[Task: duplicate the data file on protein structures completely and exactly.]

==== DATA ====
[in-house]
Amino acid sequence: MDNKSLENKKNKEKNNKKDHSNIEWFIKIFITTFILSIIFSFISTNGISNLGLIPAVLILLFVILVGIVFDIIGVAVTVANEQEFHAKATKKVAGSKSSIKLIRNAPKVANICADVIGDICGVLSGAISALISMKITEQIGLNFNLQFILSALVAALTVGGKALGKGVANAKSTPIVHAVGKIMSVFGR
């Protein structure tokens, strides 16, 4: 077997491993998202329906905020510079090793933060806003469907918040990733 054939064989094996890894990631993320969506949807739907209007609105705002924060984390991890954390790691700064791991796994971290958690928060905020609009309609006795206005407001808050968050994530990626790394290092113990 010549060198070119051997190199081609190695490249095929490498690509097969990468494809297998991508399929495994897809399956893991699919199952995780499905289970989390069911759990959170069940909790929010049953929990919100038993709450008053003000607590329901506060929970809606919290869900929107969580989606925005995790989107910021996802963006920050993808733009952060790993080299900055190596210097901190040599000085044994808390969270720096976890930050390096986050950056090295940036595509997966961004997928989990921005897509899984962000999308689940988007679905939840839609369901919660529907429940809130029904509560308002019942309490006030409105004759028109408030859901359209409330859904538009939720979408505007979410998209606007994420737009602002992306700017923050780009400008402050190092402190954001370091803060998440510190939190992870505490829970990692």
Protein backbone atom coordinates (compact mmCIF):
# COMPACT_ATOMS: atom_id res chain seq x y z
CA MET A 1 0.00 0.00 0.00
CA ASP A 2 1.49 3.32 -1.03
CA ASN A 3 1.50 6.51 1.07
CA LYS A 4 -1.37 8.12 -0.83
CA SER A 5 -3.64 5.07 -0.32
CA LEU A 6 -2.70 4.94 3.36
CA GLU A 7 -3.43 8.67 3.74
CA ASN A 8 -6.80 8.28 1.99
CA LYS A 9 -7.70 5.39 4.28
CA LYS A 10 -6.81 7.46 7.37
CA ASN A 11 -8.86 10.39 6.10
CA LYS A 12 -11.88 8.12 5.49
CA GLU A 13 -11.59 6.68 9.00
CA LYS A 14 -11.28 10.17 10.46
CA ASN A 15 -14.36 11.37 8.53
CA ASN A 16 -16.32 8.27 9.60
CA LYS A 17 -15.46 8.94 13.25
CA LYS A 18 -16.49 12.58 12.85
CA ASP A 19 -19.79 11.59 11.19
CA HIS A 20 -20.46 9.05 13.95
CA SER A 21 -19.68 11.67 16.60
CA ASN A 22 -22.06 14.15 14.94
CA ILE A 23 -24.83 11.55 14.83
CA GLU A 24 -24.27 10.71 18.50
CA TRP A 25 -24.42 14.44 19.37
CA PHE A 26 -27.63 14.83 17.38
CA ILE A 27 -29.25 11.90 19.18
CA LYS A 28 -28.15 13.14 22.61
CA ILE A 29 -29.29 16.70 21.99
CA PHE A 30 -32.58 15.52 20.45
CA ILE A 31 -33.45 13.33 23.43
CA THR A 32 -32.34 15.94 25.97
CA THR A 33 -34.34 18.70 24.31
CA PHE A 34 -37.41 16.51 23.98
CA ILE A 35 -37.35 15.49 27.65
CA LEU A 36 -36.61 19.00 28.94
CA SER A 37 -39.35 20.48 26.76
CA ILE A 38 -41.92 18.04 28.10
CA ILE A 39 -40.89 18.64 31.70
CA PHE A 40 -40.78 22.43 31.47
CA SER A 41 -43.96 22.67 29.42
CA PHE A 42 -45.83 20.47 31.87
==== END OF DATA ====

[in-house]
Amino acid sequence: MDNKSLENKKNKEKNNKKDHSNIEWFIKIFITTFILSIIFSFISTNGISNLGLIPAVLILLFVILVGIVFDIIGVAVTVANEQEFHAKATKKVAGSKSSIKLIRNAPKVANICADVIGDICGVLSGAISALISMKITEQIGLNFNLQFILSALVAALTVGGKALGKGVANAKSTPIVHAVGKIMSVFGR
């Protein structure tokens, strides 16, 4: 077997491993998202329906905020510079090793933060806003469907918040990733 054939064989094996890894990631993320969506949807739907209007609105705002924060984390991890954390790691700064791991796994971290958690928060905020609009309609006795206005407001808050968050994530990626790394290092113990 010549060198070119051997190199081609190695490249095929490498690509097969990468494809297998991508399929495994897809399956893991699919199952995780499905289970989390069911759990959170069940909790929010049953929990919100038993709450008053003000607590329901506060929970809606919290869900929107969580989606925005995790989107910021996802963006920050993808733009952060790993080299900055190596210097901190040599000085044994808390969270720096976890930050390096986050950056090295940036595509997966961004997928989990921005897509899984962000999308689940988007679905939840839609369901919660529907429940809130029904509560308002019942309490006030409105004759028109408030859901359209409330859904538009939720979408505007979410998209606007994420737009602002992306700017923050780009400008402050190092402190954001370091803060998440510190939190992870505490829970990692």
Protein backbone atom coordinates (compact mmCIF):
# COMPACT_ATOMS: atom_id res chain seq x y z
CA MET A 1 0.00 0.00 0.00
CA ASP A 2 1.49 3.32 -1.03
CA ASN A 3 1.50 6.51 1.07
CA LYS A 4 -1.37 8.12 -0.83
CA SER A 5 -3.64 5.07 -0.32
CA LEU A 6 -2.70 4.94 3.36
CA GLU A 7 -3.43 8.67 3.74
CA ASN A 8 -6.80 8.28 1.99
CA LYS A 9 -7.70 5.39 4.28
CA LYS A 10 -6.81 7.46 7.37
CA ASN A 11 -8.86 10.39 6.10
CA LYS A 12 -11.88 8.12 5.49
CA GLU A 13 -11.59 6.68 9.00
CA LYS A 14 -11.28 10.17 10.46
CA ASN A 15 -14.36 11.37 8.53
CA ASN A 16 -16.32 8.27 9.60
CA LYS A 17 -15.46 8.94 13.25
CA LYS A 18 -16.49 12.58 12.85
CA ASP A 19 -19.79 11.59 11.19
CA HIS A 20 -20.46 9.05 13.95
CA SER A 21 -19.68 11.67 16.60
CA ASN A 22 -22.06 14.15 14.94
CA ILE A 23 -24.83 11.55 14.83
CA GLU A 24 -24.27 10.71 18.50
CA TRP A 25 -24.42 14.44 19.37
CA PHE A 26 -27.63 14.83 17.38
CA ILE A 27 -29.25 11.90 19.18
CA LYS A 28 -28.15 13.14 22.61
CA ILE A 29 -29.29 16.70 21.99
CA PHE A 30 -32.58 15.52 20.45
CA ILE A 31 -33.45 13.33 23.43
CA THR A 32 -32.34 15.94 25.97
CA THR A 33 -34.34 18.70 24.31
CA PHE A 34 -37.41 16.51 23.98
CA ILE A 35 -37.35 15.49 27.65
CA LEU A 36 -36.61 19.00 28.94
CA SER A 37 -39.35 20.48 26.76
CA ILE A 38 -41.92 18.04 28.10
CA ILE A 39 -40.89 18.64 31.70
CA PHE A 40 -40.78 22.43 31.47
CA SER A 41 -43.96 22.67 29.42
CA PHE A 42 -45.83 20.47 31.87